What does it mean to belong at work? How do legal leaders empower employees at all levels of an organization to feel comfortable contributing their perspectives?
On May 6, seven legal leaders discussed these questions and more at Modern Counsel’s inaugural event, the Empowered Summit, during three panel discussions: “Understanding Intersectionality as a Leader,” “Walking the Walk on DEI,” and “Paying it Forward: Going Beyond Mentorship to Sponsorship.”
Here are some of the key takeaways from their discussions.
Intersectionality in the Workplace
Meta Financial Group Chief Legal and Compliance Officer and Corporate Secretary Anthony Sharett reflected on what diversity, equity, and inclusion (DEI) used to mean in the corporate world—namely, he says, it was “about being color blind and not seeing color in the workplace.” He notes that social injustice and civil unrest have elevated these conversations to include intersectionality, which is about celebrating differences and understanding that they make for a better workplace.
“But conversely, also understanding that, whether it’s microaggressions [or] implicit bias, intersectionality is really ‘double-clicking’ all of the things that at times can make the work environment difficult for some,” Sharett says.
For Altria Client Services Senior Assistant General Counsel and Managing Director Valyncia Saunders, intersectionality is about the confluence of the various aspects of one person coming together.
“I think a lot of times people make assumptions based on outward appearance about how you should interact, what your background is or may or may not be, and that’s important to think about as we go on reading in this space and begin actively being leaders in our companies on these various issues,” Saunders says.
What Has Worked
Cummins Vice President and Deputy General Counsel for Global Employment and Labor Relations John Gaidoo shared a variety of tactics that have worked at his organization in terms of intersectionality and DEI. For one, the company started a hiring committee, staffed by diverse attorneys, that handles every hire. His company also encourages people, especially those in leadership positions, to seek people out to coach and mentor them.
“Don’t wait around for a formal program to come along,” Gaidoo says. “This is something that as a leader you should be doing proactively and consistently.”
Holding Outside Counsel Accountable
These legal eagles agree: When focusing on DEI efforts, in-house counsel has a responsibility to hold outside counsel accountable. Western Digital Vice President and Deputy General Counsel for Contracts, Products, and IP Cynthia Tregillis notes that, when focusing on DEI efforts, in-house counsel at Western Digital makes an effort to communicate often with outside counsel and ensure it understands that her company wants to see diverse slates when there are cases.
“Sometimes it can be awkward for in-house counsel to raise the question or ask the question if we’re not seeing diversity in outside counsel, or if somehow we were seeing somebody who was diverse on earlier matters, and now we’re not seeing those people anymore . . .” Tregillis says. “And it does help to hold the outside counsel accountable.”
D&I Starts with the Individual
AIG Vice President and Deputy General Counsel Manda Ghaferi notes that when it comes to today’s workplace diversity and inclusion efforts, the most important thing to realize is that these efforts begin with the individual. She also recommends that professionals surround themselves with people who are diverse positive.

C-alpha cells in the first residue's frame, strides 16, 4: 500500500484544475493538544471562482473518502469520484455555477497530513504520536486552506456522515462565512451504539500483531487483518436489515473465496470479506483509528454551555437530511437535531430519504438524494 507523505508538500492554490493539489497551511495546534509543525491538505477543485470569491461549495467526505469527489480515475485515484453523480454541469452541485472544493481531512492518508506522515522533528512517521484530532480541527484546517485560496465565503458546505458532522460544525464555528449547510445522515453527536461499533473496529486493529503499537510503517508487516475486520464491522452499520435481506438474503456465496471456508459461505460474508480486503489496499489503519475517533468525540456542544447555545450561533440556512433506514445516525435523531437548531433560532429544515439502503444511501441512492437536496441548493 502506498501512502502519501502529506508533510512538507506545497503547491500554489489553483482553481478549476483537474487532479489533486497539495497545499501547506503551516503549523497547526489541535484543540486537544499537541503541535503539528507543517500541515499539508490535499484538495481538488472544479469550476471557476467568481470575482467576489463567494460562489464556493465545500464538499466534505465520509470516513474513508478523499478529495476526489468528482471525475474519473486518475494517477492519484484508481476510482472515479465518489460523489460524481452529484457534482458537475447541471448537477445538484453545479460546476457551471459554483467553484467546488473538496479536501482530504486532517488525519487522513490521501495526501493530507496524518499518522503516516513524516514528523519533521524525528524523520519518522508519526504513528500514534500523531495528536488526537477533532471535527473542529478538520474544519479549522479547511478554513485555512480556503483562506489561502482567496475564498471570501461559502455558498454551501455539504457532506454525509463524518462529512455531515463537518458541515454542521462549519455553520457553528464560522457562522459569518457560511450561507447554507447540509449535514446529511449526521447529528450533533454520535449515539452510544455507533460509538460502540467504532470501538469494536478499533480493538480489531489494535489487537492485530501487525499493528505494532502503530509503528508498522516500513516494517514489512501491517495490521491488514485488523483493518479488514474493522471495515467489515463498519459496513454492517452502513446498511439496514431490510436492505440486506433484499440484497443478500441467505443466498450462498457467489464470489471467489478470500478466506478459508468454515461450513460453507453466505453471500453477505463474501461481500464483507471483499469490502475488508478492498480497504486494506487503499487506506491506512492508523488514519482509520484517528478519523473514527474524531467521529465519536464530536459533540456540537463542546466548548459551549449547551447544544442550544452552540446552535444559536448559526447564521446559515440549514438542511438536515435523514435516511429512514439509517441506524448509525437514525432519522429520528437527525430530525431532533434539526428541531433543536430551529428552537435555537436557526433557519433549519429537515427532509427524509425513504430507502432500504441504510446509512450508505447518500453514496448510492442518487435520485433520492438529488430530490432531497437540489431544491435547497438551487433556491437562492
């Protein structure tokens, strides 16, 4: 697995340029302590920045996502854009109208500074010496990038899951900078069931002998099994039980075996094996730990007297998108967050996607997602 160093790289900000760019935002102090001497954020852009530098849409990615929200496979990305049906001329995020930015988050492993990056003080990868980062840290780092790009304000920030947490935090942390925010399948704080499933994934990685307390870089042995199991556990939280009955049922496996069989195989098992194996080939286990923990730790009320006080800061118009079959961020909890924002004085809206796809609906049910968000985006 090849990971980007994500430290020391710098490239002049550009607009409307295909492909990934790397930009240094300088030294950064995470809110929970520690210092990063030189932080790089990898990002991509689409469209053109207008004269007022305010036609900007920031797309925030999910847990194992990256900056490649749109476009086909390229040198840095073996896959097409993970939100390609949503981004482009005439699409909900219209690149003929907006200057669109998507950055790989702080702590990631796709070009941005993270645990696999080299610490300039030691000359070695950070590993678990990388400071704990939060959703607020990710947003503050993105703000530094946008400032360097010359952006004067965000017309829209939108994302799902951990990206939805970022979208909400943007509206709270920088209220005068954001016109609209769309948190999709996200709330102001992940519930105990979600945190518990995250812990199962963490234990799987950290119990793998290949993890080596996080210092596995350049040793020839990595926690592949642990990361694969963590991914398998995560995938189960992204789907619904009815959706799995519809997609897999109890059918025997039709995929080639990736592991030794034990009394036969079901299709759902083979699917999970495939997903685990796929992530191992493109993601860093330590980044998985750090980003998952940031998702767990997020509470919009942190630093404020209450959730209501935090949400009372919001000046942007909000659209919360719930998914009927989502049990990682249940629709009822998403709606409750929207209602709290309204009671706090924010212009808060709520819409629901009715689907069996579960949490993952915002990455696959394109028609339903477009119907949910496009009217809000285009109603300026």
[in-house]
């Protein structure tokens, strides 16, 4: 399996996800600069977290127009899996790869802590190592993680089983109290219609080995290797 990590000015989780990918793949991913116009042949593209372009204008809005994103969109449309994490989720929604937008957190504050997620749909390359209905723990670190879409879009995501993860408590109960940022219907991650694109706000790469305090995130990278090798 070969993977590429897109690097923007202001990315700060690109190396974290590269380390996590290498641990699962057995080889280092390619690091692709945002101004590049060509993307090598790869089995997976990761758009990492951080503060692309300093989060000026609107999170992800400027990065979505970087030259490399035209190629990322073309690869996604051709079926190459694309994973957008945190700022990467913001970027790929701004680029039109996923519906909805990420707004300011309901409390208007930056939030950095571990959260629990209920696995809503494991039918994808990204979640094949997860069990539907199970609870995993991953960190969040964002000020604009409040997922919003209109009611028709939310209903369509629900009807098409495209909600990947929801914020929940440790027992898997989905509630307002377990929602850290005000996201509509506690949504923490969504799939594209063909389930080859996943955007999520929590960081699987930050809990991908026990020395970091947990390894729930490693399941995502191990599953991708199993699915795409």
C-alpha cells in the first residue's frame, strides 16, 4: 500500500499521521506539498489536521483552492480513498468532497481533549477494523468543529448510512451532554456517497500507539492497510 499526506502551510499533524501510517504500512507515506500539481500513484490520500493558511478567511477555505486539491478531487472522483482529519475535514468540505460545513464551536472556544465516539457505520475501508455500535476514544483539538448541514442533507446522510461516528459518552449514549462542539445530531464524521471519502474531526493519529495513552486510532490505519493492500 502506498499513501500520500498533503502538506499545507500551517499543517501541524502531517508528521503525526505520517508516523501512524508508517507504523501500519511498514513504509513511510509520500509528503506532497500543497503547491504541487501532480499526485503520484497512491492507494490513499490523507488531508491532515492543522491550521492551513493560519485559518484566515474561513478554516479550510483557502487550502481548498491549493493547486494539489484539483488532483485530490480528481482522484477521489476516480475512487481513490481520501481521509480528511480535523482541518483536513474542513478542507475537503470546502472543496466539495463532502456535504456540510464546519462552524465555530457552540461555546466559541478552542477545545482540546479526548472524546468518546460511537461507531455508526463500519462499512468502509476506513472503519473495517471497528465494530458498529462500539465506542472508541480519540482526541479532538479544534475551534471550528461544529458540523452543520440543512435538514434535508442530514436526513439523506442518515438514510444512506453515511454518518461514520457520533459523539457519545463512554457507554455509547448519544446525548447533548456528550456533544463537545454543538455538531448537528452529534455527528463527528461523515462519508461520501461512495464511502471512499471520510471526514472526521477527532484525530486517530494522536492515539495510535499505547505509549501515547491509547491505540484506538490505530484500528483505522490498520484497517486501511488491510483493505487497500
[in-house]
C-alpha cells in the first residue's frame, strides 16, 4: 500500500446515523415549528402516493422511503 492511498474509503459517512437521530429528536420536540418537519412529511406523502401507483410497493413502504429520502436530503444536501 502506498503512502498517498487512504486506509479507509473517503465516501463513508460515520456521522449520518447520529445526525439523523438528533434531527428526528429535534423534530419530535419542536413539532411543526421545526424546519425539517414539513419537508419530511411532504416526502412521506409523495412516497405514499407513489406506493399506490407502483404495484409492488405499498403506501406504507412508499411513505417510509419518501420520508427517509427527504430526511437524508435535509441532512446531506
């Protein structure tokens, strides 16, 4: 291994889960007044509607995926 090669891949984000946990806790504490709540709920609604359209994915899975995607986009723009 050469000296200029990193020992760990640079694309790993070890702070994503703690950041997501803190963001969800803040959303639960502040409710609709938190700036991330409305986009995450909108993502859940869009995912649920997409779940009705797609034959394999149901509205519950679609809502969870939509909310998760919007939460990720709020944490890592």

“Every individual should feel they own D&I for themselves, for their team, and for their organization,” Ghaferi says. “Don’t discount the example you set, the small daily actions you can take to shape a company’s culture to one of inclusion and acceptance. It’s important to remember that does include not just diversity of workforce but also diversity in thought. Create an environment where anyone is allowed to share an idea or what’s on their mind.”
As someone who works with many middle market and large companies, Empowered Founder and CEO Trisha Daho notes that one of the biggest mistakes firms make is not really defining what diversity means for their own people. It’s important to make sure values are aligned.
“What we try to do with companies is help them to find out for themselves if they’ve been communicating well to their own employees, because that makes the diversity efforts go way better,” Daho says.
Mentorship vs. Sponsorship vs. Allyship
NFM Lending General Counsel LaTasha Rowe, who was featured on Modern Counsel’s Issue 2, 2021 cover, notes that mentors, sponsors, and allies are all necessary in order to have a successful career. A mentor, she explains, is someone who could be a peer, someone who gives advice, and who you can bounce ideas off, whereas a sponsor is more of an advocate who’s willing to go to bat for you. As for an ally, that’s someone with whom one can have “a tremendous amount of trust” and provides honest feedback, she says.
Quoting her father, Rowe also notes that it’s important to “lift while you climb.” She urges legal leaders to identify and nurture the individuals who will sit in their seats one day.
“I would really recommend that as you are continuing to navigate through your career . . . [look] around for that person who can potentially be in your space, in your role, and start to give that person the tools to help them to achieve those metrics,” she says.